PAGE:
30 Mar The ultimate Easter egg
By Don Bingham
With Christmas, New Year’s and Valentine celebrations behind us for another year, the beauty of Easter is fast approaching. Oh, the childhood memories of the basket, hunting eggs after church, and the delicious Easter lunch, usually ham. It was also the time for the new outfit. In former generations, it included hats and gloves to coordinate with the ladies’ spring frocks and new shirts, ties and suit coats for the guys.
As my personal delight grew in all things Easter and pastel, I always managed to find the old movie “Easter Parade” and watch at least the final scenes of exquisite ladies and gentlemen parading down the avenue, hoping their new ensembles would be seen in the “rotogravure.”
And I cannot reflect on Easters past without remembering the incredible church choirs, the Good Friday Services, and the sobering truths of the real meaning for the Christian faith of the cross and the resurrection. Churches were filled with Easter lillies, crosses draped in purple and white fabric, and robed choirs – all combined to complete the morning service with Handel’s “Hallelujah Chorus” from “The Messiah” and “I Know that My Redeemer Liveth” having been sung by a local and very talented soprano.
In my childhood days, the local schools would dismiss on Fridays for those who were Catholic to attend Good Friday services in the local church. In my mind at least, I was Catholic for the opportunity to get out of school for the day, not having any clue of the true joy and delight of celebrating the glorious truth of the meaning of the beautiful service.
Among my favorite chocolate Easter memories would be the year Nancy and I took cooking classes at The Greenbrier in White Sulphur Springs, W.Va. This grand hotel and resort remains, to this day, an amazing icon of beauty, elegance, and charm with incredible cuisine. It was the Easter season and their in–house candy shop featured enormous chocolate eggs, decorated with royal icing flowers, swags, and drapes on the outside in Easter colors with chocolate candies on the inside – all truffles and chocolate confectioneries to be enjoyed once the large egg was opened. The vision of this remains vivid in the culinary files of my mind. Remembering this amazing chocolate feast, I ordered another egg wonder the following year, paying the price for the egg and for the shipping. The egg arrived in pieces, but it was still so exhilarating!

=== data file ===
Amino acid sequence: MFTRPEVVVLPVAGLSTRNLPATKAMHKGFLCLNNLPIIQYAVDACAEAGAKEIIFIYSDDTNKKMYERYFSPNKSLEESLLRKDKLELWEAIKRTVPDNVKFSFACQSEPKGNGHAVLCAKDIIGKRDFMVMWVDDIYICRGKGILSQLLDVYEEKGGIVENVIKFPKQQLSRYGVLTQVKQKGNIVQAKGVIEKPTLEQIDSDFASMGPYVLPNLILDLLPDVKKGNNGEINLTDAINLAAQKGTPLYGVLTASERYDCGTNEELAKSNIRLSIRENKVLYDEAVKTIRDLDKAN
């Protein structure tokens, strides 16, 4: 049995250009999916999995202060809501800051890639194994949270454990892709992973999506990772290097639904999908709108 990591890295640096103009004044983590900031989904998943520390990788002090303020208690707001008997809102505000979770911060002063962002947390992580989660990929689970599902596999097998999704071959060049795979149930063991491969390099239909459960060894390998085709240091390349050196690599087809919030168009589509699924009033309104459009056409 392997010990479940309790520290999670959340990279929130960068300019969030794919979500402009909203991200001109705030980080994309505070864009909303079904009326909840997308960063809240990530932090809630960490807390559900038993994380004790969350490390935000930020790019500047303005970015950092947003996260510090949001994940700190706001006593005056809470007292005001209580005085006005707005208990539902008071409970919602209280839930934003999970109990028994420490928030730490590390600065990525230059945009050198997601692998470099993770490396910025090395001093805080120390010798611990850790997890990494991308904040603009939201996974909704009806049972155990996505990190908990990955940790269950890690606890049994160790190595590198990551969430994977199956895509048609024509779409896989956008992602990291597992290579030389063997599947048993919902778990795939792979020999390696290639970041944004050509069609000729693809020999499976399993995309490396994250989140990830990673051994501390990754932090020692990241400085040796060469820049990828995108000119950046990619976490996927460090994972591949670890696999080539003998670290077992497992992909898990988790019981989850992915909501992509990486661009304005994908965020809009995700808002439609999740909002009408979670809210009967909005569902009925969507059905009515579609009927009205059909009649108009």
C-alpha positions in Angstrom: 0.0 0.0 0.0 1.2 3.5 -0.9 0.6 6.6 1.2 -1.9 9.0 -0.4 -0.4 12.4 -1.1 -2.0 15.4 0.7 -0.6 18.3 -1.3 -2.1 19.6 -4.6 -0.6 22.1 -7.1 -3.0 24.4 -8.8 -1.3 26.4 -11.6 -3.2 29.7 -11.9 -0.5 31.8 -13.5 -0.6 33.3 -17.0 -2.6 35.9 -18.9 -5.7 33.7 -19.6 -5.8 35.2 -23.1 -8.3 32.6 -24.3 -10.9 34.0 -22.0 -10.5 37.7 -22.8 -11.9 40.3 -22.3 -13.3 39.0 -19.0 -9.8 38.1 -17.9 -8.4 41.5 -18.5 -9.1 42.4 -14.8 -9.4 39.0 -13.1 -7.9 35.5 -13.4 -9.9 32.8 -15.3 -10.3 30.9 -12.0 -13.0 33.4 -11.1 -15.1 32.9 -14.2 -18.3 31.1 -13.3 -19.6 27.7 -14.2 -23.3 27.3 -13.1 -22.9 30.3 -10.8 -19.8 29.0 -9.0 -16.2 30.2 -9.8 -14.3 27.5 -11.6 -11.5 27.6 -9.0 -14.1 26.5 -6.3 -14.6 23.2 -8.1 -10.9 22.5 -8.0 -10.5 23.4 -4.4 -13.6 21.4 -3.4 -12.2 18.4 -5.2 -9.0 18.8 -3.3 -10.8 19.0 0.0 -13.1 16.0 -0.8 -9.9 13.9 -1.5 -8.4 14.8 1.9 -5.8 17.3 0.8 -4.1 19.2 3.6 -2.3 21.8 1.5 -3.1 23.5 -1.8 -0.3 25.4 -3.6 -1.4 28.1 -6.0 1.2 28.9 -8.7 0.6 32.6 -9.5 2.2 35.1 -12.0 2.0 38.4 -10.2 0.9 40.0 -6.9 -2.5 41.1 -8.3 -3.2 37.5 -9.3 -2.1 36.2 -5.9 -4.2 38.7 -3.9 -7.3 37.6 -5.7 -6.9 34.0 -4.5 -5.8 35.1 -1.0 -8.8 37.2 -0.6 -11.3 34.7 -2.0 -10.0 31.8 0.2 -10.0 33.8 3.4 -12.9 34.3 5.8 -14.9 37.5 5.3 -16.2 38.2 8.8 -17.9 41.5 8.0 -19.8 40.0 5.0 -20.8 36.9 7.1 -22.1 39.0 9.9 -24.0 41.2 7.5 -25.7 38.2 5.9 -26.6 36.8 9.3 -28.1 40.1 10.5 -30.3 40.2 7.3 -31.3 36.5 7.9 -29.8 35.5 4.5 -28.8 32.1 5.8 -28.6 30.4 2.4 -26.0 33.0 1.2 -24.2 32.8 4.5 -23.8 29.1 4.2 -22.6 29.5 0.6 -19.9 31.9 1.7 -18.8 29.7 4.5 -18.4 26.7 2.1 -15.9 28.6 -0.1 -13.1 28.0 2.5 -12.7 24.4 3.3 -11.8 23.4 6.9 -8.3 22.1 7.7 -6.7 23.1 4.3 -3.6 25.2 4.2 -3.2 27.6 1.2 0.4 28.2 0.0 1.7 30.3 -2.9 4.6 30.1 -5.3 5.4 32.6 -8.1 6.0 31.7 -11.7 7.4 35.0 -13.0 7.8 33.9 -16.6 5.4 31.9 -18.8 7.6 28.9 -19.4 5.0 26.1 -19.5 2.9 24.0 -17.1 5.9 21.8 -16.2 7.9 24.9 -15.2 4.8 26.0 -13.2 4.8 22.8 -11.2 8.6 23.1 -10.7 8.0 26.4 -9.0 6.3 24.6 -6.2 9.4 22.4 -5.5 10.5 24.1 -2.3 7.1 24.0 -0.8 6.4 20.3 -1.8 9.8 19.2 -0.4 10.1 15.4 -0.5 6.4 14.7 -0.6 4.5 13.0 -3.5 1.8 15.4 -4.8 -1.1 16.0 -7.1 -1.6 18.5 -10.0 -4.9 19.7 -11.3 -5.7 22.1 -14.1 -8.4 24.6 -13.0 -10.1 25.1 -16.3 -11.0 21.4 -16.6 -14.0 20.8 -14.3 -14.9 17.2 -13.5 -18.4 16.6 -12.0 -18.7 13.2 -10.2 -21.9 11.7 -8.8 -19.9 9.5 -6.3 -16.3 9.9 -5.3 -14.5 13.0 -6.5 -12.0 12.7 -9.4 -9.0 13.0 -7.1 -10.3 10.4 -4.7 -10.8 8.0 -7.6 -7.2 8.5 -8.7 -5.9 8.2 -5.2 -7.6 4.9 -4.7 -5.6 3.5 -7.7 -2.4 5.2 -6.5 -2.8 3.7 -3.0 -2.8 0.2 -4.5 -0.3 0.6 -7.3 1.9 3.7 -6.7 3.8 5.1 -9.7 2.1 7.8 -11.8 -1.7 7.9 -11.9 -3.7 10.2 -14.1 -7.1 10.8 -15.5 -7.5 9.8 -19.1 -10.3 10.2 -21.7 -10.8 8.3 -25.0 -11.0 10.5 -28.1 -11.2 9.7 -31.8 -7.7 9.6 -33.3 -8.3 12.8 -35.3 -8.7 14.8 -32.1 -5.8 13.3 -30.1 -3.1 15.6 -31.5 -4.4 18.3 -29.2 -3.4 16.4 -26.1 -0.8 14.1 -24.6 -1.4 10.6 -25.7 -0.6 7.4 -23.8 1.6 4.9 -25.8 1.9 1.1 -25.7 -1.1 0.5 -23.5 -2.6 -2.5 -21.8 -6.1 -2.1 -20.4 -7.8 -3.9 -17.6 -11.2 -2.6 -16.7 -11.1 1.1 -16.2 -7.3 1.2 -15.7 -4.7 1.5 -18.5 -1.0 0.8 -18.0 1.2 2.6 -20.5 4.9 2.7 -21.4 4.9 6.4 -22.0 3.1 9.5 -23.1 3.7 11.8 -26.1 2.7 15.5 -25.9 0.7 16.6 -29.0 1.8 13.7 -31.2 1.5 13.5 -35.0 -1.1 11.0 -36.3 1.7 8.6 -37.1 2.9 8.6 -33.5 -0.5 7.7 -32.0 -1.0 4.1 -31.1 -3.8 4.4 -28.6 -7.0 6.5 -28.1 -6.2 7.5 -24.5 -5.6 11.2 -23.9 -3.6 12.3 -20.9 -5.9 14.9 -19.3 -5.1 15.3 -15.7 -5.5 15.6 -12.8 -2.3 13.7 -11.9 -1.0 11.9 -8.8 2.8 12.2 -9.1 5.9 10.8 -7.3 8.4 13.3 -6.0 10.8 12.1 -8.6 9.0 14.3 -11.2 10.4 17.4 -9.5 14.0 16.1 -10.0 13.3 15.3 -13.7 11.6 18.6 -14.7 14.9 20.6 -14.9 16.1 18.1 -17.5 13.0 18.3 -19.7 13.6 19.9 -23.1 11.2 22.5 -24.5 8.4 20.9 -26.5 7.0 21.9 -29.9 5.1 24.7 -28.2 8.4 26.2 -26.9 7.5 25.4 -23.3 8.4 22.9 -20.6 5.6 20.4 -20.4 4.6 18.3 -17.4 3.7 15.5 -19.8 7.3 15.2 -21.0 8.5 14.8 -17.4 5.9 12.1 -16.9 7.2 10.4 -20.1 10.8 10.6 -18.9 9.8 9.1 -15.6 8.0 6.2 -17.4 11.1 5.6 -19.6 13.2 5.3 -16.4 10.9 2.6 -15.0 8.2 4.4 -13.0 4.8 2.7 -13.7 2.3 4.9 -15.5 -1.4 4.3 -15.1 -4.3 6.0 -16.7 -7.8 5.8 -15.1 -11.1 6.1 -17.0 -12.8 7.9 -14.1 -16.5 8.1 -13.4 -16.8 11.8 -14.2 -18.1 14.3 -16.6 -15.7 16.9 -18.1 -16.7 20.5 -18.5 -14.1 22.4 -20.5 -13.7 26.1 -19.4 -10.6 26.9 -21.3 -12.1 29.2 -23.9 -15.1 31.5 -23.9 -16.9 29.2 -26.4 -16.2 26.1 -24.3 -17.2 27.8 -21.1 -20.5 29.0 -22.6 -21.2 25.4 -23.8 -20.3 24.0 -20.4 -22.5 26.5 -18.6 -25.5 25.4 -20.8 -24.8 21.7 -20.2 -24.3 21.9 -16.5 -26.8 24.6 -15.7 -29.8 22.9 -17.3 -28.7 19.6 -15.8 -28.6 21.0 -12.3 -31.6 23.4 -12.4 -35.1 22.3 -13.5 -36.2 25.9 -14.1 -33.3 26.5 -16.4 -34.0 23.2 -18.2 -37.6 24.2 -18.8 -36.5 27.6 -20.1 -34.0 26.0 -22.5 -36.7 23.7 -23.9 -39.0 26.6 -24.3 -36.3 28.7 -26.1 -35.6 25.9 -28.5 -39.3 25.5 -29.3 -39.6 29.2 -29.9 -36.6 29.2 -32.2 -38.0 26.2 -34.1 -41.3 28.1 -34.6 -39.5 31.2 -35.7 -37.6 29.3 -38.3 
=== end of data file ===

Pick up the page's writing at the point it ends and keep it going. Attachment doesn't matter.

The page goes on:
Another fond, delicious food memory is that of this chocolate wonder called Boule de Neige. It is a decadent, dense, chocolate dessert that originally came from another cooking school called The Cloister Resort that we attended while studying with Chef Nathalie Dupree in Sea Island, Ga. The French translation is chocolate snowball. We adapted it for the Easter season dessert offering, and the ultimate chocolate Easter egg was born. The recipe is slightly intimidating, but for those who are determined culinary artists, it’s worth every ounce of energy and effort to produce. Have a blessed Easter from the Bingham family!
Boule de Neige
8 ounces semisweet chocolate
1 cup granulated sugar
1/2 cup boiling water
1 cup (2 sticks) butter, at room temperature,
each cut into 6 pieces
4 large eggs
1 tablespoon cognac or rum
1 cup heavy cream (or more as color choices demand for egg decoration)
2 tablespoons granulated sugar
2 teaspoons cognac or rum
jelly beans, coconut, food coloring
Line a 5–cup mold or souffle dish with double thickness of foil. Place the chocolate, broken into pieces, and the sugar in the bowl of a food processor fitted with a steel blade. Turn it on and off four times to get the mixture started, then let the machine run until the chocolate is finely chopped. With the machine running, add boiling water through the feed tube. Let the machine run until the mixture is thoroughly mixed and the chocolate is melted. Add butter and process until the butter is blended completely into chocolate. Add eggs and the cognac or rum. Let the machine run 10 seconds. Pour the mixture into a prepared mold and bake at 350 degrees for 45-60 minutes until a thick crust has formed on top. The mixture will recede as it cools. Let it cool. Wrap it airtight and refrigerate. It will keep up to two weeks and may also be frozen.
To serve: Peel off the foil (the mixture will look sticky and irregular). Whip the cream until thick with an electric mixer, sweeten and flavor. Fill a pastry bag fitted with a medium size star tube; cover the mold, bottom side down, completely with rosettes so no chocolate shows. Chill until served. Cut into small slices. Makes 8-12 servings.
For Easter egg: Double the whipped cream mixture. Spread whipped cream evenly over the egg-shaped chocolate mixture (mixture must be cold to shape). Divide the remaining whipped cream into various pastel colors for piping decorations on the egg.